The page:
As a threat to the religious establishment of his day, and to the Roman occupation, Jesus knows that if he claims kingship, he will be condemned as a heretic and a traitor. His followers have betrayed and abandoned him. While he has foreseen that he must die, he is no more eager for that outcome than any of us would be. He has prayed in the garden of for that cup to pass from him. And so, when Pilate asks him bluntly, “So you are a king?” Jesus says, “You say that I am a king.” King is other people’s word for him, not his own.
He goes on, though, to say something just as threatening, if not more so. “For this I was born . . . to testify to the truth.” People who tell the truth are dangerous, because others might listen to them and decide to act on those truths. This is why those who speak truth to power are so often silenced by any means necessary. It’s why writers and intellectuals are so often imprisoned by dictators. It’s why prophets in every generation -- people as diverse as first-century apostle Saint Stephen, civil-rights leader Martin Luther King Jr., and openly gay politician Harvey Milk -- have so often been assassinated. Telling the truth about oppression, any oppression, is inherently activist, inherently radical.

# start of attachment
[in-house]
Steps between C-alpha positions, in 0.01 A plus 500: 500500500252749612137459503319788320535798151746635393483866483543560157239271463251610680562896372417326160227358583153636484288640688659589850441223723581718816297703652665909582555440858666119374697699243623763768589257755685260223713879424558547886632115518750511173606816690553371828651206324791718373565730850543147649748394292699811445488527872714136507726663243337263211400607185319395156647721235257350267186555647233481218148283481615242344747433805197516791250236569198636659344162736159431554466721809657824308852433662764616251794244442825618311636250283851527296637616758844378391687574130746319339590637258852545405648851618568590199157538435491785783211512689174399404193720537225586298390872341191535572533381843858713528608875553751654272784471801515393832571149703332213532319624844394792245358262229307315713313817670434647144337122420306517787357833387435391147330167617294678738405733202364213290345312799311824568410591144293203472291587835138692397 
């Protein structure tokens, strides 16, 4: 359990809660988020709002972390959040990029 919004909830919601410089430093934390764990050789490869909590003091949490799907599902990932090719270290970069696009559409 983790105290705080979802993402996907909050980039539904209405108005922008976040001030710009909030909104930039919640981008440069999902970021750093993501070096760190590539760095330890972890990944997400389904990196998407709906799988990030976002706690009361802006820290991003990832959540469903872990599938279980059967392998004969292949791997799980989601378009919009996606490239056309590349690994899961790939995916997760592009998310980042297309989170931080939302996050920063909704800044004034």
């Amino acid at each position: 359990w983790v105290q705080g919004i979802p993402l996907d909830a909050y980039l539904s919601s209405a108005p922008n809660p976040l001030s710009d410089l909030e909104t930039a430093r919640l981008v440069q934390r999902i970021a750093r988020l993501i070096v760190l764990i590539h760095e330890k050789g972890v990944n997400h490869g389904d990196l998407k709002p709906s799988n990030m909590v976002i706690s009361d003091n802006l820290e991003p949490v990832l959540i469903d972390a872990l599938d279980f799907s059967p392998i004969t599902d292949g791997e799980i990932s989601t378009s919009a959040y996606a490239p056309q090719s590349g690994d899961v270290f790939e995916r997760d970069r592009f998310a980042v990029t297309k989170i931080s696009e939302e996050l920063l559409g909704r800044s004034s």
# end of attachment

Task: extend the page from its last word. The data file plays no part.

In one of her books, writer Anne Lamott quotes a set of rules for life: 1. Show up. 2. Pay attention. 3. Tell the truth, and 4. Don’t be attached to the consequences. Not being attached to the consequences sometimes means being willing to pay a high price.
What does all of this have to do with kingship? After all, we don’t automatically, or even easily, associate monarchy with truth-telling. My husband and I have been watching the Showtime series The Tudors, and while historical accuracy isn’t the show’s strong suit, I suspect that Henry VIII was nearly as willing to deceive both others and himself in real life as he is in the show. This may give us pause, since our Episcopal Church is one of the indirect outcomes of his machinations. Nonetheless, while we don’t necessarily expect truth from kings and other earthly officials, we want it. We yearn for leaders who will both tell us bracing truths and take the risk of acting on them. And as a result, we recognize truth-tellers, and truth-doers, as kingly, even if the prevailing powers don’t recognize their royalty or, worse, punish them for it.